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Old 03-03-2007, 08:46 PM   #11
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Compression looks good - 210/210/210/220. New plugs, cap, and rotor helped a little, but not much. I think I see an oxygen sensor in my future.

I found one on Ebay at $197 with shipping. Anybody have any experience with these guys? Their price is $185, no extra charge for shipping.

http://www.oxygensensor.net/parts/o2parts/L1H1.html
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Old 03-03-2007, 09:15 PM   #12
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oh95vx -

Quote:
Originally Posted by oh95vx View Post
Compression looks good - 210/210/210/220. New plugs, cap, and rotor helped a little, but not much. I think I see an oxygen sensor in my future.

I found one on Ebay at $197 with shipping. Anybody have any experience with these guys? Their price is $185, no extra charge for shipping.

http://www.oxygensensor.net/parts/o2parts/L1H1.html
Not sure about them, but I asked the same question as a favor for my wife's mechanic :

Civic VX LAF sensor price?
http://www.gassavers.org/showthread.php?t=2121

CarloSW2
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Old 03-03-2007, 10:03 PM   #13
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Cfg88, good catch. Thanks for the thread ref - I appreciate its report on oxygensensor.net.

The folks on Ebay who are getting $190 are the same ones who were getting $170 back in December. Not a surprise I guess, as the US dollar has mostly been getting weaker on world markets, sorry to say.

Running open loop is likely to knock off a couple of my cat's 9 lives, and it's probably lost 3 or 4 already. So I don't think I'd better do too much shopping around.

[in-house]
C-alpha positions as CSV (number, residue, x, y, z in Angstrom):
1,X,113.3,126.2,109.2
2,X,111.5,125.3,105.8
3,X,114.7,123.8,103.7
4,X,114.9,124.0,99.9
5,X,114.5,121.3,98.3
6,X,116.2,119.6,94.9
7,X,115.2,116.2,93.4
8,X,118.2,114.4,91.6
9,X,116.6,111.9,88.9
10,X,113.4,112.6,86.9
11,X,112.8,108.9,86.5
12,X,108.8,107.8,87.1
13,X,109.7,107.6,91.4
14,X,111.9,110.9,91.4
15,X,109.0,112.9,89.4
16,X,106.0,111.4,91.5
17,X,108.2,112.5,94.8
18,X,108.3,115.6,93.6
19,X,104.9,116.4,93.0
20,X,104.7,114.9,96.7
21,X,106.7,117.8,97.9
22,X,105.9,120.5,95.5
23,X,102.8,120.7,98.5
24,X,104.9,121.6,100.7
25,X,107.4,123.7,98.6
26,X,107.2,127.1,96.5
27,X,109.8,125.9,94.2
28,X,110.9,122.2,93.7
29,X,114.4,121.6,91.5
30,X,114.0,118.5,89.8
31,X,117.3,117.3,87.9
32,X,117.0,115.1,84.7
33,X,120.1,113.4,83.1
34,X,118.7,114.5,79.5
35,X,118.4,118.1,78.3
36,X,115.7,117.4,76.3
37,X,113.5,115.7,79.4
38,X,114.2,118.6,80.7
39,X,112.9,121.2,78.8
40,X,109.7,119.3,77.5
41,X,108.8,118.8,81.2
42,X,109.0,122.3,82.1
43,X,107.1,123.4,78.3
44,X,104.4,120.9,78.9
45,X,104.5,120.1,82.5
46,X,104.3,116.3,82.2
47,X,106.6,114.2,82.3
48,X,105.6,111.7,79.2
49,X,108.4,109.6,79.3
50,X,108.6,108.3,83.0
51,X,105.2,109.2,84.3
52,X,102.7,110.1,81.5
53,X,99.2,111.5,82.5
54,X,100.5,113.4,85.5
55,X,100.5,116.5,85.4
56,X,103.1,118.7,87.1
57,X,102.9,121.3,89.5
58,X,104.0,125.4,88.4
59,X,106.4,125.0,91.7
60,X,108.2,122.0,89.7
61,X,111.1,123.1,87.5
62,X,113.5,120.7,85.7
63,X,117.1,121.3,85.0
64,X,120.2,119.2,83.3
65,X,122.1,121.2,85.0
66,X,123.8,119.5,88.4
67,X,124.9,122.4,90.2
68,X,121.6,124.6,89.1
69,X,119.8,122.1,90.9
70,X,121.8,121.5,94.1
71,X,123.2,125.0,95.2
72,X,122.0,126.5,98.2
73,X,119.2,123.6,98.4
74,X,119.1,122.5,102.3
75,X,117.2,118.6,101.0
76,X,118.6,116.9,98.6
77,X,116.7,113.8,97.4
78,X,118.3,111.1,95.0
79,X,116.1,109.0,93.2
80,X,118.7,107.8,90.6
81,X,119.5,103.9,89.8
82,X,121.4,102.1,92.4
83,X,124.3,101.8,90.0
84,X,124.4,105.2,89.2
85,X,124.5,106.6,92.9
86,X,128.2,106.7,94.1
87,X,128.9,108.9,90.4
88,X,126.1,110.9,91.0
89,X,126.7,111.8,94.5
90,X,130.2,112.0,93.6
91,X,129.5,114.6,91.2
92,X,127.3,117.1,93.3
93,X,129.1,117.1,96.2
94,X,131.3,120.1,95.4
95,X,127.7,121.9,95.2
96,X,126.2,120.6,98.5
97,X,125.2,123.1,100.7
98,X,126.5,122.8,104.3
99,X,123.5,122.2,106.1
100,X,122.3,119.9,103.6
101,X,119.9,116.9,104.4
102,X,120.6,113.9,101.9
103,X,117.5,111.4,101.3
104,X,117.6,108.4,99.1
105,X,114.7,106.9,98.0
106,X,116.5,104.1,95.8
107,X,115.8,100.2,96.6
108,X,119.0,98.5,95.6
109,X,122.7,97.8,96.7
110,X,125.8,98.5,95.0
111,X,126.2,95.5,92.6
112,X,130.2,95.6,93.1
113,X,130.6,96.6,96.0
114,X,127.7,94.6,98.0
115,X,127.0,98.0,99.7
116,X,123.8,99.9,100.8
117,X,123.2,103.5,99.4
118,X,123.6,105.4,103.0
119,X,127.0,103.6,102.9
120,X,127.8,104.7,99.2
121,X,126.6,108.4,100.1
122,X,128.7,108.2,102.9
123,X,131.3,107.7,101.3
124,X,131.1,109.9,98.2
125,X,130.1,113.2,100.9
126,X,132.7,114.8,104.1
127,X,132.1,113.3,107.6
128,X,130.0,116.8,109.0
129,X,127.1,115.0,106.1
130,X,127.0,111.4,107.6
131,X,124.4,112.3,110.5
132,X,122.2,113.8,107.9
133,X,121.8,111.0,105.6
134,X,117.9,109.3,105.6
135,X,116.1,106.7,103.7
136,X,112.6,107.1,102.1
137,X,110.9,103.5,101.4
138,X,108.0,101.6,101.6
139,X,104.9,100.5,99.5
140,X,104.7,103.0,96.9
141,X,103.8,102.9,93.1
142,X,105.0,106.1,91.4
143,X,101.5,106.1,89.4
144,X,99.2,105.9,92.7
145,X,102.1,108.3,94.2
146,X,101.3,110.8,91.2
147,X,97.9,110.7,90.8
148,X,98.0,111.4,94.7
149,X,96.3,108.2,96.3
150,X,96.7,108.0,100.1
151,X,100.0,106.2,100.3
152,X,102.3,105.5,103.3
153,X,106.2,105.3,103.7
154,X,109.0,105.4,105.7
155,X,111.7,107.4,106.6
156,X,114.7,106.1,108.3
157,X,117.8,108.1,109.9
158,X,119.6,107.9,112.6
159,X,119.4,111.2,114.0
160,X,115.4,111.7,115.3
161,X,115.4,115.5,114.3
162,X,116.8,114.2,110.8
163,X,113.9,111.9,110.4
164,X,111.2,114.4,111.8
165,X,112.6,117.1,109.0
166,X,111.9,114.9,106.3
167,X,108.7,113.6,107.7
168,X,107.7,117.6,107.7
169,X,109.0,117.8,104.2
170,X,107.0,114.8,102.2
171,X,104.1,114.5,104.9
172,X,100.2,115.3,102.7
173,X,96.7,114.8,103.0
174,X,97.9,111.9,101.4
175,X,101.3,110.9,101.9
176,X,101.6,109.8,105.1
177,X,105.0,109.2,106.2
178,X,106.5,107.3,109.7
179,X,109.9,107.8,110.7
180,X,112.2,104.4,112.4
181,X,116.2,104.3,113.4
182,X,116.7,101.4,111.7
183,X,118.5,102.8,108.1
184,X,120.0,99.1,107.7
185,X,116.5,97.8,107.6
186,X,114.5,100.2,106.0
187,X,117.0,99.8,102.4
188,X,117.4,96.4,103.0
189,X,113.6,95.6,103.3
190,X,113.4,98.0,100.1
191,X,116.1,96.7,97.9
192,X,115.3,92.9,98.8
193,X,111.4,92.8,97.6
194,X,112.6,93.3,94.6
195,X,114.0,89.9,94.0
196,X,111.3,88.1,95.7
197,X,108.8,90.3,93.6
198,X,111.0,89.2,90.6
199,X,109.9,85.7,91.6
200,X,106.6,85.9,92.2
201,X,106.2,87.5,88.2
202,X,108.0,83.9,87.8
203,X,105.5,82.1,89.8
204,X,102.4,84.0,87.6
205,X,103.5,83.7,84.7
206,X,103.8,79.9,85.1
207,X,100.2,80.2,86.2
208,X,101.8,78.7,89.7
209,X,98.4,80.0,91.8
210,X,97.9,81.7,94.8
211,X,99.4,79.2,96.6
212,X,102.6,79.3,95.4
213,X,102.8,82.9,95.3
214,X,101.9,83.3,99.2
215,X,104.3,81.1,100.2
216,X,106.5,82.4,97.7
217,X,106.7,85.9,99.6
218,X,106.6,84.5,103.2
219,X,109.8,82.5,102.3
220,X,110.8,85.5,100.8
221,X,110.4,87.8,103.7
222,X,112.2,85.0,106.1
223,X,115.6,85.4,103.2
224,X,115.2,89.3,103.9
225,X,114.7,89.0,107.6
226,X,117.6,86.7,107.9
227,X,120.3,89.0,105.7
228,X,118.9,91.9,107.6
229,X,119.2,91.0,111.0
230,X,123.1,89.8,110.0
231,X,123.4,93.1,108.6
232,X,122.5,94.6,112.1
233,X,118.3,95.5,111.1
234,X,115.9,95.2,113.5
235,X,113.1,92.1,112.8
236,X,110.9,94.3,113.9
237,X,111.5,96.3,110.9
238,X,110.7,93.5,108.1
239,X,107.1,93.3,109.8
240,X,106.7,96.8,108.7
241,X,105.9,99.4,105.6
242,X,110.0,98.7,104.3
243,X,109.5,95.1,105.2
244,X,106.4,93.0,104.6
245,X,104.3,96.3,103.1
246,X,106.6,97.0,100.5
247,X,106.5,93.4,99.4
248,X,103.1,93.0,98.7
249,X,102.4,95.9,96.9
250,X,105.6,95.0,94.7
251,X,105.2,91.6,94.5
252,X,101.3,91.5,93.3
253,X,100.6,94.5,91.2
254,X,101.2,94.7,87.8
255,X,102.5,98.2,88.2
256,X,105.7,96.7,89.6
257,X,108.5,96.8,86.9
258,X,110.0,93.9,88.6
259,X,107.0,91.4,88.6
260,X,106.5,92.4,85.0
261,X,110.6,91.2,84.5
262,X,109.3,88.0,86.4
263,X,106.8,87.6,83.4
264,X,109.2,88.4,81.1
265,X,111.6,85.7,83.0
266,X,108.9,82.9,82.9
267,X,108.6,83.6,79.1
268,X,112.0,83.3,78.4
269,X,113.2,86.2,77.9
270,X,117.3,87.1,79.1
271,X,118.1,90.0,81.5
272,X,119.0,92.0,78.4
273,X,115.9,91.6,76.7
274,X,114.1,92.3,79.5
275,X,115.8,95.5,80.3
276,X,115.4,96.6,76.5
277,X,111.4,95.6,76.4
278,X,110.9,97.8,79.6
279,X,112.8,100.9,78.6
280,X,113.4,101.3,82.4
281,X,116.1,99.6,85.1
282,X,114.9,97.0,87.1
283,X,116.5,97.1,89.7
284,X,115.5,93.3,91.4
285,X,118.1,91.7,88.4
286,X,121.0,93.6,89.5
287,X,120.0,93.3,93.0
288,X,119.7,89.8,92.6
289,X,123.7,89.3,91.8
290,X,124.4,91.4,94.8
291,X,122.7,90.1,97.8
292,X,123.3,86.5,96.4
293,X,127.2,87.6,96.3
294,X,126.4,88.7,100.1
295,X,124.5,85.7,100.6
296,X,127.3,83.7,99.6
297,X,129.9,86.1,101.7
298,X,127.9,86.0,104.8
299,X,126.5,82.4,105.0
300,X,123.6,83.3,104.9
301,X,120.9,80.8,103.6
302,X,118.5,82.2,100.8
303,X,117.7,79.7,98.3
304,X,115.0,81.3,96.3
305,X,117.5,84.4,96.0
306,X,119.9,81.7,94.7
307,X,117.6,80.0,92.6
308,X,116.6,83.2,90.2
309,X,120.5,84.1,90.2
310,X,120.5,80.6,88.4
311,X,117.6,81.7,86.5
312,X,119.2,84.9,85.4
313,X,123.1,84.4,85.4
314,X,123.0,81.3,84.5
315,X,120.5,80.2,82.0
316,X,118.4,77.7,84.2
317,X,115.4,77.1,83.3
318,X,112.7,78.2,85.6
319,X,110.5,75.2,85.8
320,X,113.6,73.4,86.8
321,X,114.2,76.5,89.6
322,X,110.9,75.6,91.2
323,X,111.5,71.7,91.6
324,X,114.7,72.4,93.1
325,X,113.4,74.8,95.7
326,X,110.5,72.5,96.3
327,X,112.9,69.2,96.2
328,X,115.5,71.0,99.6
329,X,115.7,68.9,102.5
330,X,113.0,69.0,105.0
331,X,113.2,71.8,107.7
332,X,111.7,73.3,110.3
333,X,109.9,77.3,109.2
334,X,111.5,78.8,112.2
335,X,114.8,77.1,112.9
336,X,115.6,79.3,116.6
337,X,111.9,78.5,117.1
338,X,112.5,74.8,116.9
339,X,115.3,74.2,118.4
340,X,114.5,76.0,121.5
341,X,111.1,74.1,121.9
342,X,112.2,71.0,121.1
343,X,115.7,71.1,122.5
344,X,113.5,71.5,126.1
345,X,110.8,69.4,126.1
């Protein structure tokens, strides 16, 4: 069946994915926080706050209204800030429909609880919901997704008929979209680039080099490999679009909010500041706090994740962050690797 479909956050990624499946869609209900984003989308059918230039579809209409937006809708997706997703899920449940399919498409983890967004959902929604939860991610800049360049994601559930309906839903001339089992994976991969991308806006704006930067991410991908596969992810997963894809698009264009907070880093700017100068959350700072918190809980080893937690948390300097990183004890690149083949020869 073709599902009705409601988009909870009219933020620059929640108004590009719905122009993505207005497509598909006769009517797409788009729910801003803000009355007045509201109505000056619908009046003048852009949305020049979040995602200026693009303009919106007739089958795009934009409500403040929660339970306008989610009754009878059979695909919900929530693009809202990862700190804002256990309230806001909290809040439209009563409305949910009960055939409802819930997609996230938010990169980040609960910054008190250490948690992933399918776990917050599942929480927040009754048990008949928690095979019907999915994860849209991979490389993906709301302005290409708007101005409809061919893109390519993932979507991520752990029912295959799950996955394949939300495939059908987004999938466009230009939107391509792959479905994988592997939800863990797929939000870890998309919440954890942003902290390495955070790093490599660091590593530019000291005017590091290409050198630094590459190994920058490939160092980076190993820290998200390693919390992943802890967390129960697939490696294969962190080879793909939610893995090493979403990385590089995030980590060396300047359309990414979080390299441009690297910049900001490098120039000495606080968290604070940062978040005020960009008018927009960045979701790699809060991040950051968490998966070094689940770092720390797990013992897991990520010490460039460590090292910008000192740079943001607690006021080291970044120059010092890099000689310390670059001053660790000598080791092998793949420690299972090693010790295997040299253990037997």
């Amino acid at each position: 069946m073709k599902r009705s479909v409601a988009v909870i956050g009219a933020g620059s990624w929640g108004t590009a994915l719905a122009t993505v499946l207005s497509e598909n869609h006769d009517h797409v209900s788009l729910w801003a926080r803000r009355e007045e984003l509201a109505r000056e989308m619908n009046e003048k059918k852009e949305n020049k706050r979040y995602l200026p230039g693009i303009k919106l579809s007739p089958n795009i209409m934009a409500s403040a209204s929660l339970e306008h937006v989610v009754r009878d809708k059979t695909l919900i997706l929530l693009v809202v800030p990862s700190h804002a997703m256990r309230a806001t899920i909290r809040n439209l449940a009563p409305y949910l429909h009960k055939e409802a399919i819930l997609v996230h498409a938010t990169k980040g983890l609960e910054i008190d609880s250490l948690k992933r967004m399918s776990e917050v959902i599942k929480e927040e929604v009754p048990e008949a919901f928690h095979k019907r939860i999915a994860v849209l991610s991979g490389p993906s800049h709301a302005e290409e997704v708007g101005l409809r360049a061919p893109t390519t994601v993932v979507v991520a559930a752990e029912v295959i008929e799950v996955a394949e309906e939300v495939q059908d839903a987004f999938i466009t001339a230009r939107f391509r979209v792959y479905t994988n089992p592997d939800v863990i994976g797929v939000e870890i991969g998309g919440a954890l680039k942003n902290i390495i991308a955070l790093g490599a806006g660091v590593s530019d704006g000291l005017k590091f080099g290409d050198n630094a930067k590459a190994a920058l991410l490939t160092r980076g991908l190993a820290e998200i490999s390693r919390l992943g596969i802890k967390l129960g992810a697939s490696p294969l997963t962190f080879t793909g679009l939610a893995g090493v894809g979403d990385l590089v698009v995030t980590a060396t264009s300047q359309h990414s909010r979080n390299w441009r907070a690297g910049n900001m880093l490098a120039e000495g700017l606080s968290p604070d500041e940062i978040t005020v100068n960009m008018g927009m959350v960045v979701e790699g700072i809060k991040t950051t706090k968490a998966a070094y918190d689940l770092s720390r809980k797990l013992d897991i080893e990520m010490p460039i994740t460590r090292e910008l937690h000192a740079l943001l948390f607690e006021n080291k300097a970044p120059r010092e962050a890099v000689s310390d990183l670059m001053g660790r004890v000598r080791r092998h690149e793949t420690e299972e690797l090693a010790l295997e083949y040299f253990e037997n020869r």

BTW, all the plugs were black. I thought black carbon normally indicates a RICH mixture. But she runs more like she's lean, bucking and surging. Maybe they're black from all the misfiring?

Hmm, if the plugs look like that, what do the inside of the head and the tops of the pistons look like?
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Old 03-04-2007, 07:21 AM   #14
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oh95vx,

Your problem sounds somewhat similar to the problem I had w/ my VX. Mine stumbled and almost died when slowly accelerating. When I accelerated hard, it was ok. As soon as I let up on the gas it bucked and stumbled. Turned out that the EGR ports were clogged w/ carbon. To test, I unplugged the hose to the egr valve control assembly and blocked it off. All symptoms went away. The only thing different from your problem is I was getting a check engine light. I never ended up cleaning the ports because I would have had to remove my intake manifold. Instead, I kept the hose blocked and never had a problem after that. See the following links for info about blocked EGR ports:

http://home.comcast.net/~em-engineering/T2T013.pdf

Hope this helps.

Steve
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Old 03-04-2007, 10:04 PM   #15
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The only thing different from your problem is I was getting a check engine light.
I wonder why that would set a code. The diagnostics in these 92-95 VXes don't seem all that smart. It appears to me that the ECU does a minimal test on each unit, and if it seems to be there and responding, it kinda shrugs and says "OK." But maybe I'm missing something ...

Thanks for the suggestion. Pulling off the hose to the valve is an easy test to try, so definitely worth it.

I have to pass I&M here. However, the NOx limit is 1240 ppm, which seems pretty high, so it might pass even without the EGR. (Her last test, 2 years ago, she did 46.3 ppm.)

I have a new oxygen sensor on its way, and we'll see what that does to the situation.
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Old 03-04-2007, 10:17 PM   #16
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Thanks to everyone for the ideas and help so far. If I may bother you a bit more ...

Does anyone have a suggestion for an oxygen sensor installation and/or removal tool?